52

57

2.6

Temple

52

57

2.6

Tennessee

52

57

2.6

Missouri

59

57

2.6

Kansas

67

57

2.6

San Diego

71

57

2.6

Pittsburgh

78

57

2.6

Oregon

82

66

2.5

Richmond

52

66

2.5

Georgia State

56

66

2.5

Case Western

59

66

2.5

Houston

59

66

2.5

Kentucky

63

66

2.5

Loyola-L.A.

75

66

2.5

Brooklyn

78

66

2.5

Chicago-Kent

78

74

2.4

Baylor

56

74

2.4

Nebraska

56

74

2.4

Oklahoma

67

74

2.4

New Mexico

71

74

2.4

Loyola-Chicago

78

74

2.4

Hawaii

82

74

2.4

Rutgers-Newark

87

74

2.4

Lewis & Clark

94

74

2.4

Santa Clara

94

74

2.4

Indiana-Indy

102

74

2.4

Rutgers-Camden

102

85

2.3

Seton Hall

63

85

2.3

UNLV

67

85

2.3

Arkansas

75

85

2.3

Cincinnati

82

85

2.3

Northeastern

87

85

2.3

Villanova

87

85

2.3

Michigan State

94

85

2.3

Mississippi

94

85

2.3

South Carolina

94

85

2.3

Marquette

105

85

2.3

Howard

110

96

2.2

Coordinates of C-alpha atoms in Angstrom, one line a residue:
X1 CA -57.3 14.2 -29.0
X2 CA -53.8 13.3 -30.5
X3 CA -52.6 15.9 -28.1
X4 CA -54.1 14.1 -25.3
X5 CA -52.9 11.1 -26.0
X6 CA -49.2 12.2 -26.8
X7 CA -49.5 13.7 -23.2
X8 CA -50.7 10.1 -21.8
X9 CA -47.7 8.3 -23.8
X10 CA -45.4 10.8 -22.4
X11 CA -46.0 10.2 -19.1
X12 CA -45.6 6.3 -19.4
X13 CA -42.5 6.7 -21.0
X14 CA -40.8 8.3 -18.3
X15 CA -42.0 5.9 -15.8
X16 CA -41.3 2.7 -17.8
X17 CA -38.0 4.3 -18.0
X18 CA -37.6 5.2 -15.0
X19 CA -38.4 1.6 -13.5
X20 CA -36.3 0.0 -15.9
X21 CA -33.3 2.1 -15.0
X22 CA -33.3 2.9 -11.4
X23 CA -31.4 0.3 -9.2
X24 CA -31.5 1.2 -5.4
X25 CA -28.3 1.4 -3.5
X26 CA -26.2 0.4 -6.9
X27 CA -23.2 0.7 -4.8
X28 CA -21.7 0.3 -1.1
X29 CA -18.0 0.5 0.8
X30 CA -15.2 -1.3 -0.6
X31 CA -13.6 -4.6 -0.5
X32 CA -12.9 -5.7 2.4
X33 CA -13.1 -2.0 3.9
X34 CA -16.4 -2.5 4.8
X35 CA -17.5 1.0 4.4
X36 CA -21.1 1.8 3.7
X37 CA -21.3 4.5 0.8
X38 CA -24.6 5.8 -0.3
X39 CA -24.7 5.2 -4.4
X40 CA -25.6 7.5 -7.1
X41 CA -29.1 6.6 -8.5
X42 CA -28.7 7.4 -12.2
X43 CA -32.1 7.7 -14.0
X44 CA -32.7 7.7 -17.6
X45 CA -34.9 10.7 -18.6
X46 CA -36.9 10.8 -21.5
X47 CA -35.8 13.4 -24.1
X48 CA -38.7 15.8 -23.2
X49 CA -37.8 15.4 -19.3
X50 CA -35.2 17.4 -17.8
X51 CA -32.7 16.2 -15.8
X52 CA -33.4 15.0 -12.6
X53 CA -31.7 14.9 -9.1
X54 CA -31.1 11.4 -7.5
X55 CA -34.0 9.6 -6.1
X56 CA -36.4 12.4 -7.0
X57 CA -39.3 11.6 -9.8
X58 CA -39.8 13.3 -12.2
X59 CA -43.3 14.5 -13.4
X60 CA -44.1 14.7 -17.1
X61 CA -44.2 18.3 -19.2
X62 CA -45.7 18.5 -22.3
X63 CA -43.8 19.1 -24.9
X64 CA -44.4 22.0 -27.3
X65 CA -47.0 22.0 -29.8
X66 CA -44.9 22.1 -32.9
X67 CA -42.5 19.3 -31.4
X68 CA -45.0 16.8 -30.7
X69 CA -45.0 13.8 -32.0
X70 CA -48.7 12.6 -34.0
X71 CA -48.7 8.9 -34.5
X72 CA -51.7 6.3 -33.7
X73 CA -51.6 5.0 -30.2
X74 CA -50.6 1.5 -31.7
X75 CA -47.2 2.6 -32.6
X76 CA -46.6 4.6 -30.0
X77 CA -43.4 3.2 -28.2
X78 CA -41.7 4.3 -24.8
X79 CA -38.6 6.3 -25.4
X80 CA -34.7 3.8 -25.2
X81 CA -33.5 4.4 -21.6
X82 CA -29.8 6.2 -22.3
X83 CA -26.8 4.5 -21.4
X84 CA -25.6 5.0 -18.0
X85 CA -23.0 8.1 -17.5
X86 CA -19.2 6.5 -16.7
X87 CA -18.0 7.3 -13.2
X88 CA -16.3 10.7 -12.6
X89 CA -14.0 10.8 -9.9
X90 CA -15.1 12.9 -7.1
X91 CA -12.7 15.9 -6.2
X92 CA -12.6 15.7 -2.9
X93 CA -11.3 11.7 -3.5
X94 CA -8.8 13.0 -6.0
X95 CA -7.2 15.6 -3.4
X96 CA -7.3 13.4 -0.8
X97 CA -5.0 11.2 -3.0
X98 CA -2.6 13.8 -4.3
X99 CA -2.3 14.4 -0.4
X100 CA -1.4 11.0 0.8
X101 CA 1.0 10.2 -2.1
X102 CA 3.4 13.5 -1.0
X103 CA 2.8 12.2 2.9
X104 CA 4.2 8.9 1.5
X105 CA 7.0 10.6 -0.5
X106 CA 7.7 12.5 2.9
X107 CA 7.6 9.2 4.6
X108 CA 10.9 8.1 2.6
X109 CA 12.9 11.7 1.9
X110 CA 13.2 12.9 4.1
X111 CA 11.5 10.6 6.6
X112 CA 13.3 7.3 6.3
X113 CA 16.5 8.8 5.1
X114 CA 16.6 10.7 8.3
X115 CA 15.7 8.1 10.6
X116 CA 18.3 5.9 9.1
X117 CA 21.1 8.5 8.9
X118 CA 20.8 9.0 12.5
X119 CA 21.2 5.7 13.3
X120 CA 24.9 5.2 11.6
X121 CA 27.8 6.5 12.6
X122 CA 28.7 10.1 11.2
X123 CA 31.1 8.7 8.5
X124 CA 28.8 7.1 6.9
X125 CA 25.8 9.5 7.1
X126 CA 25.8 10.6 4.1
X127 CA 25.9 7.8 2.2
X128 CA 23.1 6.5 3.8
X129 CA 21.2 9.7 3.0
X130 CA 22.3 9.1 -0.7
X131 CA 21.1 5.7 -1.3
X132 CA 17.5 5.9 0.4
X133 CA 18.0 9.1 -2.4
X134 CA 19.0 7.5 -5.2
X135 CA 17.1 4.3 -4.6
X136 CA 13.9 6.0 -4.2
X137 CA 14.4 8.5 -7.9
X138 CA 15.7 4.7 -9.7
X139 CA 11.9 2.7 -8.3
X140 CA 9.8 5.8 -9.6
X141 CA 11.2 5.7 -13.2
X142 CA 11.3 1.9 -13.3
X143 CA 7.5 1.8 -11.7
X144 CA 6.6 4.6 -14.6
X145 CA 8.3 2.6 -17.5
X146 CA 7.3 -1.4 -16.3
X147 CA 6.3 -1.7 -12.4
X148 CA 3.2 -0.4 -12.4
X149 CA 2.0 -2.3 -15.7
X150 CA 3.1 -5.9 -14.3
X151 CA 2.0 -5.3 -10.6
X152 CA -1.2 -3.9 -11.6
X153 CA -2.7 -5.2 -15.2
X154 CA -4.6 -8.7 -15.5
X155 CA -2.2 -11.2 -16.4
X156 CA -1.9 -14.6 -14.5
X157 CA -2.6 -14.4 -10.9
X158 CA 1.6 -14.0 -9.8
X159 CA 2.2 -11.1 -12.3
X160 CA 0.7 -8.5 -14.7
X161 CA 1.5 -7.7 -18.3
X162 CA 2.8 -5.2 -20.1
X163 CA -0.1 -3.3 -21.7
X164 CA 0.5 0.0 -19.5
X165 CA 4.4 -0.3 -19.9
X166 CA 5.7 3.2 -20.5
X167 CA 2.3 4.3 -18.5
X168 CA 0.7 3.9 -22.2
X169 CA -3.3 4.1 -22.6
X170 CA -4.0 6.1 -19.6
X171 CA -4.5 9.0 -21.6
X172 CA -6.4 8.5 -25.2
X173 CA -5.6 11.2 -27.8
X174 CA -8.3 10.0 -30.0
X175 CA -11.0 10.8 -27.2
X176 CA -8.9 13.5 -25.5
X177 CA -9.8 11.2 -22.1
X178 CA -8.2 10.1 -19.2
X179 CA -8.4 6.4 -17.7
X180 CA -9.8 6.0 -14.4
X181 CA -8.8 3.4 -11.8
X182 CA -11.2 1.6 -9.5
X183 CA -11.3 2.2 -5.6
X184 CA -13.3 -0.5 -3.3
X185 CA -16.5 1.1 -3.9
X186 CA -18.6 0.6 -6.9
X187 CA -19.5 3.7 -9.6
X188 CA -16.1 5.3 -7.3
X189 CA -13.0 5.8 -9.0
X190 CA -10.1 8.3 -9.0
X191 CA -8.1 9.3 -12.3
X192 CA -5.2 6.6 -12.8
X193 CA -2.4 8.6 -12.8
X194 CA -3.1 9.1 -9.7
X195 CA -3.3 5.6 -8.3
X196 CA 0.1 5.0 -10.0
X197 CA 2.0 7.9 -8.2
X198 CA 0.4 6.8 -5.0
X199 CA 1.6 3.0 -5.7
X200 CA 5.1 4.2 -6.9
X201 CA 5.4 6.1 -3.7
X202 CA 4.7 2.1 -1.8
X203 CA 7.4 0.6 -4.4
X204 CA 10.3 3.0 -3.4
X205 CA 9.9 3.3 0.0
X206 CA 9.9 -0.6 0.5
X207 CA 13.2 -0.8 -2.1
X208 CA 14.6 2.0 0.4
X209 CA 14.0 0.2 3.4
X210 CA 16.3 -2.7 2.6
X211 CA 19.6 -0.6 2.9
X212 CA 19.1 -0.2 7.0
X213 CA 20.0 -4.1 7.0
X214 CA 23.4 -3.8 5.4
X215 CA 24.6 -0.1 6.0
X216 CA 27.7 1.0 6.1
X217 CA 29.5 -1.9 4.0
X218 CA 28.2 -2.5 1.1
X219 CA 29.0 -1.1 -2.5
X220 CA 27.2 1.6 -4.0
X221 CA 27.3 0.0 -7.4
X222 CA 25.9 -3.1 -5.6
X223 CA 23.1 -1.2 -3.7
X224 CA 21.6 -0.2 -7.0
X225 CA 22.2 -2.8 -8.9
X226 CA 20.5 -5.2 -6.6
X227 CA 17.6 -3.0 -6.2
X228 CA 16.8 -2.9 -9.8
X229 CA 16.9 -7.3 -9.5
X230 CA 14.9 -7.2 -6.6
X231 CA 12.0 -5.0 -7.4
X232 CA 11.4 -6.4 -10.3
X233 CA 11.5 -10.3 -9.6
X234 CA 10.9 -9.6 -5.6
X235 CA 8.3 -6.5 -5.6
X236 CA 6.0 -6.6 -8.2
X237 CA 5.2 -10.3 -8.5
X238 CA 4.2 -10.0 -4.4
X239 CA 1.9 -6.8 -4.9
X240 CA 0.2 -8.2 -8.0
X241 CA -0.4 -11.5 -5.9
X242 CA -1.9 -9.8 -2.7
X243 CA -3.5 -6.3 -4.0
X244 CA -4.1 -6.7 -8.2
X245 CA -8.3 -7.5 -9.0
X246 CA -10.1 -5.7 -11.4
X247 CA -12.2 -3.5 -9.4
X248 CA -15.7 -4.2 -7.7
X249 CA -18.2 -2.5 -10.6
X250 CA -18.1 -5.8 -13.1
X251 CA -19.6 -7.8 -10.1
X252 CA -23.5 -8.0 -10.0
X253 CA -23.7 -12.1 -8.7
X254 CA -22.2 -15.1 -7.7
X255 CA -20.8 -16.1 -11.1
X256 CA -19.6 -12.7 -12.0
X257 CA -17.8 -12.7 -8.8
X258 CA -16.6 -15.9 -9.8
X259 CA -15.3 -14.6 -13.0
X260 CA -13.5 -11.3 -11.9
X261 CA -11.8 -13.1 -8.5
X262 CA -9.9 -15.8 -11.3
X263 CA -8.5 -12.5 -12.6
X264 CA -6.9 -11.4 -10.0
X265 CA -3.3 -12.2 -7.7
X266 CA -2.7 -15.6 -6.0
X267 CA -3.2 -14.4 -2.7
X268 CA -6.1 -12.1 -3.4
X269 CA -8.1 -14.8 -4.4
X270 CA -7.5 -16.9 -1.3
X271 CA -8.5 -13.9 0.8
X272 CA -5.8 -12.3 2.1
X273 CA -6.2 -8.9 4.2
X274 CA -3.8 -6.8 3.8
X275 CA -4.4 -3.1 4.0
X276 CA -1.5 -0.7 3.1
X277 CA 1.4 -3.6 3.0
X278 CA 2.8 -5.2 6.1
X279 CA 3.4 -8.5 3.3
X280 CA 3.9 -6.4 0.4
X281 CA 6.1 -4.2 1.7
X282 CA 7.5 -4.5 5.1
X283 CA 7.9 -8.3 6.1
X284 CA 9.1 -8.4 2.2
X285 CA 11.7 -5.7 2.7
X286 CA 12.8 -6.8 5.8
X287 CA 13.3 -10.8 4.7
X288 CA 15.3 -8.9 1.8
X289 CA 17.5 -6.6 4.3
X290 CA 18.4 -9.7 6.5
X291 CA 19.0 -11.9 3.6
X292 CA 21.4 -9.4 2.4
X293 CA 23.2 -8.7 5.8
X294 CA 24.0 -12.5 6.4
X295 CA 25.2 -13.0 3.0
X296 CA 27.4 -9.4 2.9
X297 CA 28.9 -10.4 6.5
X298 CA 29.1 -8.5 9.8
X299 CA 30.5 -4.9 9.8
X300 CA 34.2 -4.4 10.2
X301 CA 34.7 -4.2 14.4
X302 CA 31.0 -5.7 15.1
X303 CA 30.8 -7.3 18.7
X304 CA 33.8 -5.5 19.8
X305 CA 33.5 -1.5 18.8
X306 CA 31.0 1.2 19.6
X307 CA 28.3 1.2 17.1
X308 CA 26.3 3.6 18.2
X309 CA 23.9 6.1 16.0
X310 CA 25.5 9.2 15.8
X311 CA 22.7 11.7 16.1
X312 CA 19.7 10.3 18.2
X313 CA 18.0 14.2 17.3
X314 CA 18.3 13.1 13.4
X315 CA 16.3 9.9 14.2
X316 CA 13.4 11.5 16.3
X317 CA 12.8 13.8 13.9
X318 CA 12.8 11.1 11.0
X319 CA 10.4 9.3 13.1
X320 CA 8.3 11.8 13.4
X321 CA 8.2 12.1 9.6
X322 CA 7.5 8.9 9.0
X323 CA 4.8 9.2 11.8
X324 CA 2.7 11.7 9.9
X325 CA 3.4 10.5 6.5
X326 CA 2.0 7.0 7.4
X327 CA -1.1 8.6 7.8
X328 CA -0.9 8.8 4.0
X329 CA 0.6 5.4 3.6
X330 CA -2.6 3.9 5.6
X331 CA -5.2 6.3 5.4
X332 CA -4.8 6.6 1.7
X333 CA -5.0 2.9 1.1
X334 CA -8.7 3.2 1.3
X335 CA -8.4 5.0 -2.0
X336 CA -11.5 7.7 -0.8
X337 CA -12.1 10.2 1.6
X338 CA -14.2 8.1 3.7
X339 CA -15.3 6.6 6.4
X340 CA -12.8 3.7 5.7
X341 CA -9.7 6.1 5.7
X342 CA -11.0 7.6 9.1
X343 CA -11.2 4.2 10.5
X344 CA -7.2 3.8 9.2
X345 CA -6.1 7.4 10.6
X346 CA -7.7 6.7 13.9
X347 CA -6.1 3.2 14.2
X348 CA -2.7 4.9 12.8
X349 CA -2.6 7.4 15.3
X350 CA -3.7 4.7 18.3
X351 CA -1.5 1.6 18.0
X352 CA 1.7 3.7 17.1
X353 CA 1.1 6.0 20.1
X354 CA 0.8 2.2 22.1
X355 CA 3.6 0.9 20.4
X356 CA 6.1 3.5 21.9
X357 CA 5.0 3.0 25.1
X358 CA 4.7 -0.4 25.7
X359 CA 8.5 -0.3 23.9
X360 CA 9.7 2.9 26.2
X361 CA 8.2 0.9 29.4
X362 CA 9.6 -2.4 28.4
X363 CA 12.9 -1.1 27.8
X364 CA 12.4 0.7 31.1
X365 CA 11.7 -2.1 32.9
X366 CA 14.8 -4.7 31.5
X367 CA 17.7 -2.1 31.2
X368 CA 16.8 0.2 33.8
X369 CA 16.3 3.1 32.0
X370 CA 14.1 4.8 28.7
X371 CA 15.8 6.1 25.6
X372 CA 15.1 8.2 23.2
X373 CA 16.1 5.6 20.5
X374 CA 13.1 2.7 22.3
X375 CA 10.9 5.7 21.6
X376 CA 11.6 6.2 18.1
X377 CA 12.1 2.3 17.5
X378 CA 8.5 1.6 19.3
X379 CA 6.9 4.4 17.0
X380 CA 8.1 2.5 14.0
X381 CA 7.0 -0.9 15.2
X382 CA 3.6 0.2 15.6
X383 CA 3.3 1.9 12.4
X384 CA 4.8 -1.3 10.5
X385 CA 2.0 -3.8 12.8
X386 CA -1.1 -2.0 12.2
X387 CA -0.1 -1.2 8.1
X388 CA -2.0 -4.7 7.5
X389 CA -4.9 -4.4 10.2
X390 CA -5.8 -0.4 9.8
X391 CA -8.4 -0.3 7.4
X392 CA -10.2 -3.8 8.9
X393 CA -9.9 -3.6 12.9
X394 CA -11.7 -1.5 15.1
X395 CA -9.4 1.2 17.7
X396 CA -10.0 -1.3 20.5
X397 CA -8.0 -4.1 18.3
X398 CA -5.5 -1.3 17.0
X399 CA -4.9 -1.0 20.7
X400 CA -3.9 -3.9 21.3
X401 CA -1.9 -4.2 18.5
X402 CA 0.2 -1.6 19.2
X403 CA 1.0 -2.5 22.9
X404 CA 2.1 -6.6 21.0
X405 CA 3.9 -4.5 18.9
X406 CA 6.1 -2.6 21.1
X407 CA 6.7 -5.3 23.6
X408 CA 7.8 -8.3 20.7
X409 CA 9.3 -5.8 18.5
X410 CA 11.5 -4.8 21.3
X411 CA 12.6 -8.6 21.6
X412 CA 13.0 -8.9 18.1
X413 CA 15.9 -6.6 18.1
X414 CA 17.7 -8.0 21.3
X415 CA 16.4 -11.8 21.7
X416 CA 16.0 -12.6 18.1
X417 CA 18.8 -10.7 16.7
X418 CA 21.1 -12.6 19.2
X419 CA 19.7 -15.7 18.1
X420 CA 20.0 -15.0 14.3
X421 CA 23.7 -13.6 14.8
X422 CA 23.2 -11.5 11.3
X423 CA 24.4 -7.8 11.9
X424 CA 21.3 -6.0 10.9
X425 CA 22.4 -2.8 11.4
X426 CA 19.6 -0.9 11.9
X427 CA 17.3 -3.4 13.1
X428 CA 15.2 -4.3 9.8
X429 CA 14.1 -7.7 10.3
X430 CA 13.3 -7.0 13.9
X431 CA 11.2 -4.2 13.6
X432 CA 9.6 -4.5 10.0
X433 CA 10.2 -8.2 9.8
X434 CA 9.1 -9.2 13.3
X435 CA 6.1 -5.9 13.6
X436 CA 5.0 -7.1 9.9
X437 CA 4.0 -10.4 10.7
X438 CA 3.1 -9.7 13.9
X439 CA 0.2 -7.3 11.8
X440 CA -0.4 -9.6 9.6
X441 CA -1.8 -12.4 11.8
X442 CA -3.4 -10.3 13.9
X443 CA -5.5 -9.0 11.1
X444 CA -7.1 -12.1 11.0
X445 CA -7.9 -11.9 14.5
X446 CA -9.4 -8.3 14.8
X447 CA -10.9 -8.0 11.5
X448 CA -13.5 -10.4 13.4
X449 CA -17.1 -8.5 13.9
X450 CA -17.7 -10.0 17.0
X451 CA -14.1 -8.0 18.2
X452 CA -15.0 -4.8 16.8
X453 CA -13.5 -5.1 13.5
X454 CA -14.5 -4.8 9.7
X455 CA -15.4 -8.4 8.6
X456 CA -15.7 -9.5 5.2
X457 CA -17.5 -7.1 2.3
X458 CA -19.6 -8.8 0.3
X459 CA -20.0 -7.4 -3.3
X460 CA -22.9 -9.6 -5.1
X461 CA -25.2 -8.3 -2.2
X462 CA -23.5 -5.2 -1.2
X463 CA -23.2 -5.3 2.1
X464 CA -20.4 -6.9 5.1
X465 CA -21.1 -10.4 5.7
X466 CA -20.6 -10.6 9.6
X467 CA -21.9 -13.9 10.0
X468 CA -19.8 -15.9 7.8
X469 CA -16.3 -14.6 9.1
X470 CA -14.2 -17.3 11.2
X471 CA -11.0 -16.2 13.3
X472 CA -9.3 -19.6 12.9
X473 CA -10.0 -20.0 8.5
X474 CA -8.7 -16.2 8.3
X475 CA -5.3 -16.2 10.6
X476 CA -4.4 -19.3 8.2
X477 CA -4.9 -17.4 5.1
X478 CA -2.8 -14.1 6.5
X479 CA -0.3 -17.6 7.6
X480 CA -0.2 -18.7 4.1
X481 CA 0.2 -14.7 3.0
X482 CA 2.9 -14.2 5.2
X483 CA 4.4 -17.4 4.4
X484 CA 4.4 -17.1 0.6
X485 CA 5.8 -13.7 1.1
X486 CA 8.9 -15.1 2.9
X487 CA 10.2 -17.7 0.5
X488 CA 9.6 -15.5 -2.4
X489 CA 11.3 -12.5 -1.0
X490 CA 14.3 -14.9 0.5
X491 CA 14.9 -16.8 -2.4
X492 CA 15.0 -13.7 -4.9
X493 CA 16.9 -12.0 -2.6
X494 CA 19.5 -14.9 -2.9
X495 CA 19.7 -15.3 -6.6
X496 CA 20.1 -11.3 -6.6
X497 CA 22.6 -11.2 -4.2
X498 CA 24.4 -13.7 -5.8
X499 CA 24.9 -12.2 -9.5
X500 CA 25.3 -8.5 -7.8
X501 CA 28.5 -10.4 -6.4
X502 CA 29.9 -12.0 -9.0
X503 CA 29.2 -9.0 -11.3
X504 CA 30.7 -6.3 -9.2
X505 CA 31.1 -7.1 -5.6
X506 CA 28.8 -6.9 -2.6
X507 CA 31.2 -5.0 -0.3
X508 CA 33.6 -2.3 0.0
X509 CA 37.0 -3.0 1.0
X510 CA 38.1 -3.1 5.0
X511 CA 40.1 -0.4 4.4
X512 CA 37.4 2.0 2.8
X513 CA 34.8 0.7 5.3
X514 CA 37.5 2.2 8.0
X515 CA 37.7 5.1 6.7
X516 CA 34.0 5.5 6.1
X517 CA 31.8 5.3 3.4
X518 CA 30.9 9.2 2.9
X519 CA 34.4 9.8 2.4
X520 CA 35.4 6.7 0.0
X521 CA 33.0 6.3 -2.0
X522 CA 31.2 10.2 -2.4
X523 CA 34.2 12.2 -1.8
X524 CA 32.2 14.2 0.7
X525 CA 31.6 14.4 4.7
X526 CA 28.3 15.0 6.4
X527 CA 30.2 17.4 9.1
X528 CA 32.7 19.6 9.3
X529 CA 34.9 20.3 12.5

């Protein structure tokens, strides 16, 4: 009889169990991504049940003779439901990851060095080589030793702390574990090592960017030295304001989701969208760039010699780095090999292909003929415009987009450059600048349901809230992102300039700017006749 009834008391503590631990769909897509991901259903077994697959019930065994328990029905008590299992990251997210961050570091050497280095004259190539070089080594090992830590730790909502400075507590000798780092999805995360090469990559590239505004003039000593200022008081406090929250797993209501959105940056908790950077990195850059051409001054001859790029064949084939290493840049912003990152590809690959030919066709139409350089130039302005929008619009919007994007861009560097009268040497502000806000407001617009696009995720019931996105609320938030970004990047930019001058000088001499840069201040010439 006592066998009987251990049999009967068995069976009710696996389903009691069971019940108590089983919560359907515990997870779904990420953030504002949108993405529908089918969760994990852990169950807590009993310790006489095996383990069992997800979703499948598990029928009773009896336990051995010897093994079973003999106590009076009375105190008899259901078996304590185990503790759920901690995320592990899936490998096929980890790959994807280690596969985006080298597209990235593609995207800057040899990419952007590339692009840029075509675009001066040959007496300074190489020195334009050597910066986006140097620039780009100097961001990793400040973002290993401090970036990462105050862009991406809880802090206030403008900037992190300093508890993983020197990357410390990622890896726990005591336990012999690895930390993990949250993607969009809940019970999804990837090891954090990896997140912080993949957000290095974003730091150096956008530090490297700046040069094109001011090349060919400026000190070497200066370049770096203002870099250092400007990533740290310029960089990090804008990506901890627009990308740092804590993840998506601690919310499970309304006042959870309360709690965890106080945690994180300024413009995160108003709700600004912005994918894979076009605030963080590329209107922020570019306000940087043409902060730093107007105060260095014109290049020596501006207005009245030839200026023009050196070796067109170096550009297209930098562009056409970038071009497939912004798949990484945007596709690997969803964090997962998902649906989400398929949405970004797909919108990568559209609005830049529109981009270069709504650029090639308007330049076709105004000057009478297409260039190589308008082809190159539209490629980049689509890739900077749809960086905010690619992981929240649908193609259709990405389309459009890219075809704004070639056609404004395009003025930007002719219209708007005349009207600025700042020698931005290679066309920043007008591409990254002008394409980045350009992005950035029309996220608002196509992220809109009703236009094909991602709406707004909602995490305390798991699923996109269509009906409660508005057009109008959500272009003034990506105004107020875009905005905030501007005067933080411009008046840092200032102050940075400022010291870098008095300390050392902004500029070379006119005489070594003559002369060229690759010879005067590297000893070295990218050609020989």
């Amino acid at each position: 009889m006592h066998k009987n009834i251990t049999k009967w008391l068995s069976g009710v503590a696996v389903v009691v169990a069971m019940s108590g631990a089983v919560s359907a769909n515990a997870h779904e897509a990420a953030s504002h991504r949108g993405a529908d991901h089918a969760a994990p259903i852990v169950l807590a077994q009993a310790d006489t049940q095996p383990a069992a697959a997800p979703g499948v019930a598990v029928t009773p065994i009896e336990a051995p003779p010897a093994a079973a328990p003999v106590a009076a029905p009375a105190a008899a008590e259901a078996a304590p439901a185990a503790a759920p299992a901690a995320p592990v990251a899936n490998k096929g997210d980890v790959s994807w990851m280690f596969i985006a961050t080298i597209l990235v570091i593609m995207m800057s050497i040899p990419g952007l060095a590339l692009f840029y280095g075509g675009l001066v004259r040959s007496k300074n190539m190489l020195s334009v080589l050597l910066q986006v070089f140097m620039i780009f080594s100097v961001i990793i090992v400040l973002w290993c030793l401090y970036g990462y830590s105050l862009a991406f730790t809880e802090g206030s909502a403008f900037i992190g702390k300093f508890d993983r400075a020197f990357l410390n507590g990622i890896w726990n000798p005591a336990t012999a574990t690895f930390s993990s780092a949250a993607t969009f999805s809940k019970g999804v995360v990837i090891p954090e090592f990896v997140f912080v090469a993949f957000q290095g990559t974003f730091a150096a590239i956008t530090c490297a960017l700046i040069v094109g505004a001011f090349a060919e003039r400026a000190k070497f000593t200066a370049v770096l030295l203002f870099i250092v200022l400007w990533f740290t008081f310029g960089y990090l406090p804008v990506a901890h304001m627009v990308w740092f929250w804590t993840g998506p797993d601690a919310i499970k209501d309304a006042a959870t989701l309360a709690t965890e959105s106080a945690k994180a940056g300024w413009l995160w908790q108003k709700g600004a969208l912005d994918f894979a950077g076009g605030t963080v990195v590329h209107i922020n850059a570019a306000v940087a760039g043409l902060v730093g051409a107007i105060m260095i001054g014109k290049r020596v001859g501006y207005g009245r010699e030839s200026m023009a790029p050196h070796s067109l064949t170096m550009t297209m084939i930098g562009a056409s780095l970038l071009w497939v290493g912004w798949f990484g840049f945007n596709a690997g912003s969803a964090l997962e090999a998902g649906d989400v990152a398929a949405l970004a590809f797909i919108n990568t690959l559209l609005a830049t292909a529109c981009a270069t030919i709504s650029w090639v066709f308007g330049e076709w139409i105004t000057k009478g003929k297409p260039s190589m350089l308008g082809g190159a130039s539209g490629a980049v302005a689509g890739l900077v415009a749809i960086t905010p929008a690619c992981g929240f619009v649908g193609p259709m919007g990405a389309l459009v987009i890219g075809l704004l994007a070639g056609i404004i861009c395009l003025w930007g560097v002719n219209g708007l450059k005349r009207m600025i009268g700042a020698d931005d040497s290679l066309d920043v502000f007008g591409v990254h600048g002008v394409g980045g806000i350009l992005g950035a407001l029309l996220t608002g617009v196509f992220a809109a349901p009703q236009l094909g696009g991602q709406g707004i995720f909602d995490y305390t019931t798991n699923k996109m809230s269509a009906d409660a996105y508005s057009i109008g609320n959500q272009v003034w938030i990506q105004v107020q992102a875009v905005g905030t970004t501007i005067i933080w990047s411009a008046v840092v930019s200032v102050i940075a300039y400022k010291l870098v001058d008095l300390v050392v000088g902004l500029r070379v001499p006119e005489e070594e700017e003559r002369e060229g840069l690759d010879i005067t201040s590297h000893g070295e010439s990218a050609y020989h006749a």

Penn State

71

96

2.2

St. John's

82

96

2.2

St. Louis

87

96

2.2

SUNY-Buffalo

87

96

2.2

Syracuse

87

96

2.2

LSU

94

96

2.2

Maine

110

96

2.2

Seattle

113

96

2.2

DePaul

122

96

2.2

UMKC

127

106

2.1

Louisville

94

106

2.1

West Virginia

94

106

2.1

Stetson

105

106

2.1

Catholic

108

106

2.1

Hofstra

122

106

2.1

Loyola-NO

135

106

2.1

Arkansas-LR

135

106

2.1

San Francisco

138

114

2.0

Wyoming

108

114

2.0

Gonzaga

110

114

2.0

CUNY

113

114

2.0

Mercer

118

114

2.0

Willamette

118

114

2.0

Baltimore

122

114

2.0

Vermont

122

114

2.0

Drexel

127

114

2.0

Idaho

127

123

1.9

Tulsa

82

123

1.9

New Hampshire

87

123

1.9

Wayne State

105

123

1.9

Creighton

113

123

1.9

Drake

113

123

1.9

Montana

113

123

1.9

Quinnipiac

127

123

1.9

Pace

138

123

1.9

North Dakota

138

123

1.9